High School Advice from a Current Senior
High school has many stereotypes and various good or bad connotations. Many say that your high school years are the best of your life, while some say that high school is the worst time of your life. I’m here to neither confirm nor deny either of those statements, but rather to reflect on my high school experience before the very end.
Freshman year is a weird transition phase because it is the awkward stage where students still feel like middle schoolers but are thrown into the world of high school. Try out for different sports or get involved in different clubs your freshman year. You can visit my article about why you should get involved here. Find your place and where you fit in best, but don’t be limited to that group or club. Expand your interests and find what you like and don’t like. High school will offer you so many different opportunities through your four years. Take them and don’t be afraid to learn about yourself. Also, listen to your older peers. They have the high school experience you might not have and while they like to make fun of you, they’ll definitely be willing to help. And as for the teasing, just accept it for a while because everyone has to go through it and no one is ever serious about it. Trust me, soon enough you’ll have your opportunity to pick on the newest group of freshmen, too.
Sophomore year is a little bit better for most students because they have a year of experience and are no longer the youngest kids in school. Sophomore year, I felt a lot more confident in finding my way around the school. I also took my first AP class during sophomore year. This was a challenge transitioning from middle school to freshman year honors classes to a college level class, even though it was Human Geography, “the easiest AP class”. Don’t be afraid to challenge yourself in high school. Concentrating your tough classes in sophomore year is not a great idea, but at least start thinking about AP and honors classes. You might be surprised how interested you are in a certain class. In sophomore year, continue to explore your interests through extra-curricular involvement by joining clubs or sports or staying in the ones from the previous year.
Junior year is another awkward transition because students change from underclassmen to upperclassmen and often get new privileges, like open campus lunch. However, some say junior year is the toughest in terms of classwork. This is only what you make it out to be. Sure, my classes during junior year were difficult, but I was persistent and diligent in finishing my coursework and studying for exams. I still made time for hanging out with friends, participating in extra-curriculars, and relaxing. Junior year is the year of the ACT/SAT, but don’t get too stressed about all of your standardized tests. (For standardized test study tips, go here.) In junior year, begin exploring your college and career interests, but don’t feel pressured to decide anything. I wish I had done more college visits during junior year, but I also had a decent idea of what I wanted to do. And going back to AP classes, I only took one more during this year, but I absolutely loved it. It was a bit of a challenge, but proper attention and note-taking in class got me through it and I learned a lot of interesting information.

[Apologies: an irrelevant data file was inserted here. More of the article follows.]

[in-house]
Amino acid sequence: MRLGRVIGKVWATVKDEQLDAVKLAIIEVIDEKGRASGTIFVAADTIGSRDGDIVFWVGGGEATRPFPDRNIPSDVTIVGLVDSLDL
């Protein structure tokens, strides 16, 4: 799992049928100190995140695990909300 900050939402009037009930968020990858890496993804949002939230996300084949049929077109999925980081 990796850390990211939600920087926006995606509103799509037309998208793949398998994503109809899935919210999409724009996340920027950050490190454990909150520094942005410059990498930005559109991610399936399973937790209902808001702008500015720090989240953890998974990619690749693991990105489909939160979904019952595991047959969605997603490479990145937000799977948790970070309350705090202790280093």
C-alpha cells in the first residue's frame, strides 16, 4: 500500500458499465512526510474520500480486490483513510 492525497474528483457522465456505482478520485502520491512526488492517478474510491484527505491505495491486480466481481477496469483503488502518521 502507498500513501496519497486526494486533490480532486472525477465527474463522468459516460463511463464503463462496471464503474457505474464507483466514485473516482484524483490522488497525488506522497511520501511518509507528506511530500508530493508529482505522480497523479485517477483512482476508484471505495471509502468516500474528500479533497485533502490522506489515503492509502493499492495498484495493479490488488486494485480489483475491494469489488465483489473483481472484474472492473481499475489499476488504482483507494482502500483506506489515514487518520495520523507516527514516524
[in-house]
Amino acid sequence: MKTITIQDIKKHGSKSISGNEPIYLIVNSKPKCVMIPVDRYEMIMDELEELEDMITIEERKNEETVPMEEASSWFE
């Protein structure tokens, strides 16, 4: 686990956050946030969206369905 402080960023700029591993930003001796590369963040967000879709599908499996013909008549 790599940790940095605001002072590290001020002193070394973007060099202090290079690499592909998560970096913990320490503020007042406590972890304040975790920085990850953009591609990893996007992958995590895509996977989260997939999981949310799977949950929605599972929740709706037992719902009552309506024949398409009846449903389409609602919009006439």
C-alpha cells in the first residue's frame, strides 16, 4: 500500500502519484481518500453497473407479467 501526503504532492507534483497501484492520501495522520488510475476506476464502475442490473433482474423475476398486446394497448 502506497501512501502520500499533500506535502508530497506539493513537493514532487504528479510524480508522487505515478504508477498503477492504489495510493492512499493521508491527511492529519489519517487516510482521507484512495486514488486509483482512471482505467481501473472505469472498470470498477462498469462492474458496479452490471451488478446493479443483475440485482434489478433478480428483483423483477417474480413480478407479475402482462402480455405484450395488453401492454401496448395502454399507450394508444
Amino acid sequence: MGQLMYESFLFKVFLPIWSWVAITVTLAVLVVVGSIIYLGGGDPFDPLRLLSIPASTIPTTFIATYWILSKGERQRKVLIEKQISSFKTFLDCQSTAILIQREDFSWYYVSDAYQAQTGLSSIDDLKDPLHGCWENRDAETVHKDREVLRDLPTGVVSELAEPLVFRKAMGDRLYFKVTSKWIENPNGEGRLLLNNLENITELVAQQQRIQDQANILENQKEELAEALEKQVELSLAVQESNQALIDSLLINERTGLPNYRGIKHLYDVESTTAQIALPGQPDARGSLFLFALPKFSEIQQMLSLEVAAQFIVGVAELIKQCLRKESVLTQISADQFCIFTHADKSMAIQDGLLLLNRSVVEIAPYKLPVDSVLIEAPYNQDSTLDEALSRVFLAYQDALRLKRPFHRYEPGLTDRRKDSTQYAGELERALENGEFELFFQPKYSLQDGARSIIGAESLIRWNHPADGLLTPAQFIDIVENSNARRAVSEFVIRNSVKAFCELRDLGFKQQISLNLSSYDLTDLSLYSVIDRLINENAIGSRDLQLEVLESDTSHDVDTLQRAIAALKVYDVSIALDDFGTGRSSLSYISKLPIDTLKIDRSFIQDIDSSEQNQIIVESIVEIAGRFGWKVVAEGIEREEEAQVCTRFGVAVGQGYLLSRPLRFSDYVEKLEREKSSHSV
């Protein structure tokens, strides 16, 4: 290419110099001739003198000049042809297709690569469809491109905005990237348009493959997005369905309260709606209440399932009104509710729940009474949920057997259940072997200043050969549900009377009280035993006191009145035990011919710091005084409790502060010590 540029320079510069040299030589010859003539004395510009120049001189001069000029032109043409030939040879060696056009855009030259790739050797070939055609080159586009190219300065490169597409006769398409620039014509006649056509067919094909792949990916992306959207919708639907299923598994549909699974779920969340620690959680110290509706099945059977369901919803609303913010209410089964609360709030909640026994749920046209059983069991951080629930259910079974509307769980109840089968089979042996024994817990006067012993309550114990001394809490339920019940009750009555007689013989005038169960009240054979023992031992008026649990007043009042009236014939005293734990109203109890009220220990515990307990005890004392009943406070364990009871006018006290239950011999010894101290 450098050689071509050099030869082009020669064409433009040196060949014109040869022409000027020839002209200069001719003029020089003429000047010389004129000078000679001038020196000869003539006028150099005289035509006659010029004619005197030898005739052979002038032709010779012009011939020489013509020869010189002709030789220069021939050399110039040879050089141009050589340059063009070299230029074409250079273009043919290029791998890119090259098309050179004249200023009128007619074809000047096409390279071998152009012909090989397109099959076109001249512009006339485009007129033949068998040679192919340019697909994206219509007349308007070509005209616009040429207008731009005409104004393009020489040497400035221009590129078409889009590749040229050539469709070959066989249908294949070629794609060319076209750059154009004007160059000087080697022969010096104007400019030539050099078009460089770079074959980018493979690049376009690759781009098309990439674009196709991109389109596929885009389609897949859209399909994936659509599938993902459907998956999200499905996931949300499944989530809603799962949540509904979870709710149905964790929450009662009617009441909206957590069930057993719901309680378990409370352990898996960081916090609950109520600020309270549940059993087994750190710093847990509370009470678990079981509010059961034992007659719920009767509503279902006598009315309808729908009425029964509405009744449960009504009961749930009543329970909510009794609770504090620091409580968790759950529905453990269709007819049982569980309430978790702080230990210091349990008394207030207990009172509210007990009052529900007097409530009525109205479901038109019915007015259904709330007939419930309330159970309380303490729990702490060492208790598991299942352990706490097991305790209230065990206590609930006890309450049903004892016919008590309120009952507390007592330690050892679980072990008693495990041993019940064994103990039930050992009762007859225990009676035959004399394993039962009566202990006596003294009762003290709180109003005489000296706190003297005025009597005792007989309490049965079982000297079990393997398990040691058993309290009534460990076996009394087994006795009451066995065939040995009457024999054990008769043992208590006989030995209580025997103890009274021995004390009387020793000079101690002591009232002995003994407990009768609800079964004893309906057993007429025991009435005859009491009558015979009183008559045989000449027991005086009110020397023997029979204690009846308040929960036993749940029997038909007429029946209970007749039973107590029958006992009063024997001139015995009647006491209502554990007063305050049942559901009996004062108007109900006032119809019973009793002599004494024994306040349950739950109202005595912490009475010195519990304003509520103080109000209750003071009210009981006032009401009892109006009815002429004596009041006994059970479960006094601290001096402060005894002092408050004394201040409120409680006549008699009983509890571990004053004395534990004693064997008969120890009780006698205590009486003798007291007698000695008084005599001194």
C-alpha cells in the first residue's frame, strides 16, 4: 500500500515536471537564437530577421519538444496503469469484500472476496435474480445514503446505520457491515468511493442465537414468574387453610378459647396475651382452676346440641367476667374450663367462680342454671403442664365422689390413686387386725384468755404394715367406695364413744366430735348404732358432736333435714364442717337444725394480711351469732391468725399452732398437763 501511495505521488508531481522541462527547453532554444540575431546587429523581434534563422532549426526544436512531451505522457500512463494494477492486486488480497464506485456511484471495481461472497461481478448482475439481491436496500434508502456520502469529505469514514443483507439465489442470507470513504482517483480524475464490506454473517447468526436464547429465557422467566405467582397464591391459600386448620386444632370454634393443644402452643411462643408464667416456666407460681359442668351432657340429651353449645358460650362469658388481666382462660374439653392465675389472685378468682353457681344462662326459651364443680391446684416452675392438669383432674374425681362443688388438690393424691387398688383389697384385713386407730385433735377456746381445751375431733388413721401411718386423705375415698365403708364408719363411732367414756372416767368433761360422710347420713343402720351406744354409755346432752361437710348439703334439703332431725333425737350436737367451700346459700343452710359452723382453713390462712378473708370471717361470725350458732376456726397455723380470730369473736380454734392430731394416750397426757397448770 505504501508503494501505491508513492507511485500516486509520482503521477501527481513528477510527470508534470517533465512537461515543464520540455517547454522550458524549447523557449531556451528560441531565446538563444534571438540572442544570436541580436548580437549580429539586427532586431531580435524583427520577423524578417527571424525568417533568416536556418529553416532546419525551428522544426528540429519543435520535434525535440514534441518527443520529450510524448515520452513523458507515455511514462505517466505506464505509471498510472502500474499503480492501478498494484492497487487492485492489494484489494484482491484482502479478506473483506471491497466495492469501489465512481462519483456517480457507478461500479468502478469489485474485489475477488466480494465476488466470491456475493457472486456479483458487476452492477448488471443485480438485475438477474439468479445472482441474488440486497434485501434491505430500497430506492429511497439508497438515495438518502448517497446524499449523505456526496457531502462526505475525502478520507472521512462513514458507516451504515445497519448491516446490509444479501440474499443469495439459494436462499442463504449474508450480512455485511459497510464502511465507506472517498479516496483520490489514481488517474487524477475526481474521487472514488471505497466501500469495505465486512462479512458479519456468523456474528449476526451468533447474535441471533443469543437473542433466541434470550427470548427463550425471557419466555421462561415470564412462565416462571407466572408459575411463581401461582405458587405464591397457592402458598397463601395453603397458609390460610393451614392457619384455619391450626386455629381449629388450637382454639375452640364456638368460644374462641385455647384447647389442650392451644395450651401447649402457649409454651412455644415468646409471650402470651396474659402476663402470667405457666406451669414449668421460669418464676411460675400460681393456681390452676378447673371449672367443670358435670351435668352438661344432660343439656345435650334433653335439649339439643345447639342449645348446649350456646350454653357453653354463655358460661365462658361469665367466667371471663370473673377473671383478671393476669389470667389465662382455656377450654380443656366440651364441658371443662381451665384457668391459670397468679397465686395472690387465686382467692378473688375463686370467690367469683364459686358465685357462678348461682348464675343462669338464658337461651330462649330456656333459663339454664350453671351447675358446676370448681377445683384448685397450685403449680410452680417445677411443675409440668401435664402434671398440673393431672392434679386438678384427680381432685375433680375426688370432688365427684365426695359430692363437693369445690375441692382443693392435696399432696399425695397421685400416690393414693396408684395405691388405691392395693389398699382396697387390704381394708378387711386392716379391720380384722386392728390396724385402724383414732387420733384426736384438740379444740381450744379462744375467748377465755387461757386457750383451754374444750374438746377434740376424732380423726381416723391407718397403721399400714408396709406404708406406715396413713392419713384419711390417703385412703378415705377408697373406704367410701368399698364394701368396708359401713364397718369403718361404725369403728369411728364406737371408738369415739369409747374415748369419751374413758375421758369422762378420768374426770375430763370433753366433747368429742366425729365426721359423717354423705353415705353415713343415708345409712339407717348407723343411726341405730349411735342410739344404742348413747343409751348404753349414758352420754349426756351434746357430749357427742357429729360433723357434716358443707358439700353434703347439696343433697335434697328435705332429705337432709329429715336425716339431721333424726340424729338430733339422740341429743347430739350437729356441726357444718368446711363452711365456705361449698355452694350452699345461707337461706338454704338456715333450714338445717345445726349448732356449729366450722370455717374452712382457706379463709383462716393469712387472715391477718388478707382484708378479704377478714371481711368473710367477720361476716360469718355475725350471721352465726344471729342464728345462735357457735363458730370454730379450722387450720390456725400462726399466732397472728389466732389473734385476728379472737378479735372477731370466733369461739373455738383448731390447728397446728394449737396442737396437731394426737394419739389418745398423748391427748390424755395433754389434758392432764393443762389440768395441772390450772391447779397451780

Senior year is by far the most bittersweet of all the grades. You have worked hard the past three years and you are finally at the top of the school. You can finally get all of the rewards and opportunities that you have waited all of high school to have. However, you have to go through the year knowing this is your last time doing some of this and that’s why it’s so bittersweet. You’re constantly reminiscing with others about your past years of school and it’s crazy to think the next place you go, you won’t have all of these people by your side anymore. Even if you didn’t like some of them or they didn’t like you, these peers you’ve been around for so long have grown up with you and you’ve learned and grown together. Senior year is a new and exciting step for everyone. Very few people actually know what they want to study in college and pursue as a career, so don’t get bummed out when people ask you your future plan and you have no clue. I started getting that question sophomore year and I still haven’t decided on anything completely, so don’t be afraid. Just don’t be too stressed about finding a college or choosing your major because people often change their major or switch colleges. You will find the right one for you. Don’t worry. Get involved senior year. Enjoy your last football games, the last talent show, the last homecoming, or the last play. You’ll obviously still be able to attend these events in college and when you’re home from college, but it won’t be the same. However, don’t go into the last events thinking that they are the last times. Knowing but not consciously thinking about a final event until it’s over will help you to experience it the way you want without forcing yourself to act a certain way. The end of your primary education is bittersweet, but entering college or whatever you choose to do is a new chapter. Take it on confidently and with pride.
In the wise words of Hannah Montana, “life’s what you make it, so let’s make it rock”. High school can be a rough time for some, but ultimately, it’s only a stepping stone to your future. Your high school experience is whatever you choose it to be. For me, high school was a mix of highs and lows, but reflecting back on my times, I grew so much from middle and elementary school and I’m happy how my experiences changed me and helped me mature. So, as my article and my high school experience draw to a close, remember to enjoy your high school career in the moment and enjoy who you’re spending your high school years with.
Congratulations to my fellow seniors in the Class of 2017, we did it!